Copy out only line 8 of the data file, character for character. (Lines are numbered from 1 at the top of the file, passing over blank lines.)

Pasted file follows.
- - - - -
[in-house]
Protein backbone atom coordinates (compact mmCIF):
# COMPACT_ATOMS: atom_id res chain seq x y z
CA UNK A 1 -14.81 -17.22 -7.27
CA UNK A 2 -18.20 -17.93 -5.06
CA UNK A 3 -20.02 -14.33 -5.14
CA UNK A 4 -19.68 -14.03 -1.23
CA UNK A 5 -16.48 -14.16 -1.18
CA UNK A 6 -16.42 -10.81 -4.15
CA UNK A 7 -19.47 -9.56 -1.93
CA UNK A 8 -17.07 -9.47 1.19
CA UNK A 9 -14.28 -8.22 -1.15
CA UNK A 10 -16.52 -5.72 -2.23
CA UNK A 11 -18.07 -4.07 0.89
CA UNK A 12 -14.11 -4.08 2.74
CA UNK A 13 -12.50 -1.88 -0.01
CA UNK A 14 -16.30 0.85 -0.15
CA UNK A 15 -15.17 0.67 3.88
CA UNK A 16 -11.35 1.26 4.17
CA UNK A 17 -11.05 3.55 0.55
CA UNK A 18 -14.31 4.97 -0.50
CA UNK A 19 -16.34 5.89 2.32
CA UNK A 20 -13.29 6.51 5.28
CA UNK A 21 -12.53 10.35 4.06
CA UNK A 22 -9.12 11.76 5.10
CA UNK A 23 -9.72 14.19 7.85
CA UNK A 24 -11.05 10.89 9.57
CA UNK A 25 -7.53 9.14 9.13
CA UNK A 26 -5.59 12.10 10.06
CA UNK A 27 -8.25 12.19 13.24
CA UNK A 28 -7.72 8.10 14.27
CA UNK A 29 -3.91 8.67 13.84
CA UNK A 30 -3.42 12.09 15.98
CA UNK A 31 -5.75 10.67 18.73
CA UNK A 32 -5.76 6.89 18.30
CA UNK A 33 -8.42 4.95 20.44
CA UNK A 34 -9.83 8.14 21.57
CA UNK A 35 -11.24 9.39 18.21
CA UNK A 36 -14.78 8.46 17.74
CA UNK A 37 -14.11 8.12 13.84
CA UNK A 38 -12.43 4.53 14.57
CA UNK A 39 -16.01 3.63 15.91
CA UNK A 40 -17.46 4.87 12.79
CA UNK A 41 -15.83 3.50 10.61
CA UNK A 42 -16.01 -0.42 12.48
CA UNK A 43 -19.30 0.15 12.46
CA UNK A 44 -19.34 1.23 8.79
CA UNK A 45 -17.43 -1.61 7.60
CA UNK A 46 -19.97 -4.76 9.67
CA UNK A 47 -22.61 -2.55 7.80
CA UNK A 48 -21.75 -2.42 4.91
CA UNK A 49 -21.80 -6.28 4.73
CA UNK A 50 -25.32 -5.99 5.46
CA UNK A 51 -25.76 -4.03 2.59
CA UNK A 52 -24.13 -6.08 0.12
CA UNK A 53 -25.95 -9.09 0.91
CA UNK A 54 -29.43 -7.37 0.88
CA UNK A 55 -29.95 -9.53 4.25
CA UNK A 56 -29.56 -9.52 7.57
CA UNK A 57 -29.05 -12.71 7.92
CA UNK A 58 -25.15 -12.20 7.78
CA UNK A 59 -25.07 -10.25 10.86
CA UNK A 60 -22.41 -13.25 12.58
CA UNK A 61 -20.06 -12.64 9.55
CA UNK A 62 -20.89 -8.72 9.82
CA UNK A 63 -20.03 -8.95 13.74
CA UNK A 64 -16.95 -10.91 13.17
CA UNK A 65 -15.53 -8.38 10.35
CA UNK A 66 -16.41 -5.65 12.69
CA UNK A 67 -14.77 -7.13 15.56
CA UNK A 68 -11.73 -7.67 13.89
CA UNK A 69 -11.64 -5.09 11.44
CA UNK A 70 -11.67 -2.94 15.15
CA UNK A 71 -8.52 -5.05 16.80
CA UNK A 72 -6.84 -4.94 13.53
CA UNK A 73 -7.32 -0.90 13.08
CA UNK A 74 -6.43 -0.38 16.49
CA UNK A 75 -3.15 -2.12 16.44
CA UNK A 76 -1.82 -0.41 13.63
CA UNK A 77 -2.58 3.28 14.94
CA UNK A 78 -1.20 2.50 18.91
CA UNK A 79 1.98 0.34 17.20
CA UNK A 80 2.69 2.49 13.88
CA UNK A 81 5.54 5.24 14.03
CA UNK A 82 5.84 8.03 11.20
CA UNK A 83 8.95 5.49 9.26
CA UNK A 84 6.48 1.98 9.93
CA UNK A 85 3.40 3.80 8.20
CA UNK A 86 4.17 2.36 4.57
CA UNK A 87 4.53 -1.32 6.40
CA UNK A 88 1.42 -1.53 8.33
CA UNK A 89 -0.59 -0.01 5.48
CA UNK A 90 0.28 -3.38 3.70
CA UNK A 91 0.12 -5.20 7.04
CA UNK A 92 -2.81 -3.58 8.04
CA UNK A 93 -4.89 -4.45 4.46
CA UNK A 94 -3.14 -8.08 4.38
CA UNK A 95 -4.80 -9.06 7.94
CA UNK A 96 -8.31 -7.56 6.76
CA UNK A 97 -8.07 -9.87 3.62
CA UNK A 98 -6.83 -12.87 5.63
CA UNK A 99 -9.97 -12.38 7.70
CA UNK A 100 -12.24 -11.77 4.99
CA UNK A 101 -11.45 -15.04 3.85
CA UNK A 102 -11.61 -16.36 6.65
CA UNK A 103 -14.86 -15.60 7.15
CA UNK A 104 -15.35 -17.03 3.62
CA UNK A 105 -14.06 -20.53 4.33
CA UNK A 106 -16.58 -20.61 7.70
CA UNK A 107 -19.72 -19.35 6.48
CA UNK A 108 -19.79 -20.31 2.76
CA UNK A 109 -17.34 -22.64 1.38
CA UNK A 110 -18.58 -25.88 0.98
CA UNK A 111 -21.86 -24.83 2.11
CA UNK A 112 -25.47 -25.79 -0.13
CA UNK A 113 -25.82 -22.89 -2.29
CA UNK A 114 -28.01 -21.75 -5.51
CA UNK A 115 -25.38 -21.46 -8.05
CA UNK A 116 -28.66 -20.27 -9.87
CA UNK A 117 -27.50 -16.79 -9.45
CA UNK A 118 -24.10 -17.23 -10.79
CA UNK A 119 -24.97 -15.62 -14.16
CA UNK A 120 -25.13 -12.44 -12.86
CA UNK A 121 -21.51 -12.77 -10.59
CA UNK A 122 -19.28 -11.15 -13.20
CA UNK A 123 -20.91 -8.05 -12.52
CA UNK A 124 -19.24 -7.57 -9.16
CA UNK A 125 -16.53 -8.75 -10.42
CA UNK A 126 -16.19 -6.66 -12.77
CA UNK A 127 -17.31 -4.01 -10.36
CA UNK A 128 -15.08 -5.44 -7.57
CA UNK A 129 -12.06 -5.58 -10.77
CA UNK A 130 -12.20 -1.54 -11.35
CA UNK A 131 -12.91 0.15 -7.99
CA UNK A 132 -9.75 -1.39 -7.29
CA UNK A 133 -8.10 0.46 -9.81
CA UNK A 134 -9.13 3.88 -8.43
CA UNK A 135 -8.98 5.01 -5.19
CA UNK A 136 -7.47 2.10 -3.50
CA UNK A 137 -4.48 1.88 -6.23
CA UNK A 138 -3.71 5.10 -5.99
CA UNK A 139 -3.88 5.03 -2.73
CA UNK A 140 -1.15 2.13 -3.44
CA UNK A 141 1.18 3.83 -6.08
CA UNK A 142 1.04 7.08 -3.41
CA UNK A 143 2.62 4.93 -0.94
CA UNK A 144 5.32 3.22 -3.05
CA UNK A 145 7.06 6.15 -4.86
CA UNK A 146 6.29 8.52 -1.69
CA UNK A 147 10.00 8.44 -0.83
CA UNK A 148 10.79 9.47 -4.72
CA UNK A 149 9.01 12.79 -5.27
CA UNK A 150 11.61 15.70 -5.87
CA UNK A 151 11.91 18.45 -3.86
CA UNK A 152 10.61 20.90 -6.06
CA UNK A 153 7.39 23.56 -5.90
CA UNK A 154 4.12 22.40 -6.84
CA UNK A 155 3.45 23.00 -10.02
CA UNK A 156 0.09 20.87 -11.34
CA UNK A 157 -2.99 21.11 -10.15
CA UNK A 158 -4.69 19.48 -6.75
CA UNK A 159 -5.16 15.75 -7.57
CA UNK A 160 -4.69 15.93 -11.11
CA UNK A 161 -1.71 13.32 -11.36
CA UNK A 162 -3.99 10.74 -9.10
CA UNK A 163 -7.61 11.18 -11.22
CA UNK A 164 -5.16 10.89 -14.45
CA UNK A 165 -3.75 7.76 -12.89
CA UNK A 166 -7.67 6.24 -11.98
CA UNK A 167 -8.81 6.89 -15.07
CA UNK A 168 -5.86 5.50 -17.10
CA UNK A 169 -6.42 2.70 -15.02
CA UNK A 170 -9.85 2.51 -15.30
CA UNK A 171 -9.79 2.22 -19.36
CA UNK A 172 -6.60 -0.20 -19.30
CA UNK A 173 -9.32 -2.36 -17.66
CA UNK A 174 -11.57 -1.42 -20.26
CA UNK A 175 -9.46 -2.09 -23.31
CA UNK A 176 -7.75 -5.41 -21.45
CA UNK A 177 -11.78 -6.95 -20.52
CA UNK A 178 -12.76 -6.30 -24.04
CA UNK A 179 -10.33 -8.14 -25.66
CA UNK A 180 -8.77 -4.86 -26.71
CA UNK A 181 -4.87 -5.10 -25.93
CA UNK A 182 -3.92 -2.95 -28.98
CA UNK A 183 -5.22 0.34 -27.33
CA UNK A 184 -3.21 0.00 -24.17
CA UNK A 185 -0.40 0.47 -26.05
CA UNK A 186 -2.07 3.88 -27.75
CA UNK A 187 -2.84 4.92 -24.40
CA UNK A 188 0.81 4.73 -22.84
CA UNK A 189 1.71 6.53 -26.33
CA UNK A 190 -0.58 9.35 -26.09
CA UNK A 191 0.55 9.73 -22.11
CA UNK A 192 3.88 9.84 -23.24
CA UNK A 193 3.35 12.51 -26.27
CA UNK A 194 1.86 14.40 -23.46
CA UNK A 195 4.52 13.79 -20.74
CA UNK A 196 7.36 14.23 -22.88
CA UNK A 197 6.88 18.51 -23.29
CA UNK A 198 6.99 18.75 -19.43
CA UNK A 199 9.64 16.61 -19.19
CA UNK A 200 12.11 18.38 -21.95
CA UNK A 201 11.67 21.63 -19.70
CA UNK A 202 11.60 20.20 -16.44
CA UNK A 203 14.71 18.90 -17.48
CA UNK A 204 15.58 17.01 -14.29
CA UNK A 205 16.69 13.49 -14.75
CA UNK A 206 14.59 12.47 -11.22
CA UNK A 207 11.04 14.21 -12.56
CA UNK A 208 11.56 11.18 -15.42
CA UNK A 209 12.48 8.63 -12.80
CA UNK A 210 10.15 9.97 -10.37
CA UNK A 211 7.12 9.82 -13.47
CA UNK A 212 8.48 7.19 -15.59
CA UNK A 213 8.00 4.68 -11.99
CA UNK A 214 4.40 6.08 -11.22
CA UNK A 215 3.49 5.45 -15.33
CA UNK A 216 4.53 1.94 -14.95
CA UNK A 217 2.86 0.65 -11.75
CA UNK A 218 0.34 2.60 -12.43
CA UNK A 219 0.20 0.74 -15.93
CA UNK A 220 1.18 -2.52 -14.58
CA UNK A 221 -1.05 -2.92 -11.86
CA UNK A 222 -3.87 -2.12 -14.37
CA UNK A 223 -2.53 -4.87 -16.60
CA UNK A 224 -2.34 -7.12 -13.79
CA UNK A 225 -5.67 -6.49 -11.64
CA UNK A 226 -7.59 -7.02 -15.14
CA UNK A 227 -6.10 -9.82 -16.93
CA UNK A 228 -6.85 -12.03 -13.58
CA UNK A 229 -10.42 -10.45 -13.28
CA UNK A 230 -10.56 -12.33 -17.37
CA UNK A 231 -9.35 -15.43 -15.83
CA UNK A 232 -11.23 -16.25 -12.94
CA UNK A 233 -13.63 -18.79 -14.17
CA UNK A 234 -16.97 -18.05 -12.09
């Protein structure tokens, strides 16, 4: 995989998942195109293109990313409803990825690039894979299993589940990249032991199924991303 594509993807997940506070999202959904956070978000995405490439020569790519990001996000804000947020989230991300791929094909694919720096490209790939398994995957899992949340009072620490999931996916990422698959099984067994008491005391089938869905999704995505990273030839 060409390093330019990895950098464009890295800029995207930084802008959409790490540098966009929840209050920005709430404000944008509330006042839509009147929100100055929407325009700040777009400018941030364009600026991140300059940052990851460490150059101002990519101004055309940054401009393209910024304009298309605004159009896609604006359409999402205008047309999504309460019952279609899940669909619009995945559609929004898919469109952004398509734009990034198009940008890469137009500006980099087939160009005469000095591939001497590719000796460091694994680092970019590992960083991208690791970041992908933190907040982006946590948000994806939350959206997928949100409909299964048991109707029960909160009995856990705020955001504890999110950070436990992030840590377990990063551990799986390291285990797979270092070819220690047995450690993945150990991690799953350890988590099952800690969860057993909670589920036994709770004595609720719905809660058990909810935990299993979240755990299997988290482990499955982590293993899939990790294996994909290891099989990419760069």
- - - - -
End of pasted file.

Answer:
CA UNK A 5 -16.48 -14.16 -1.18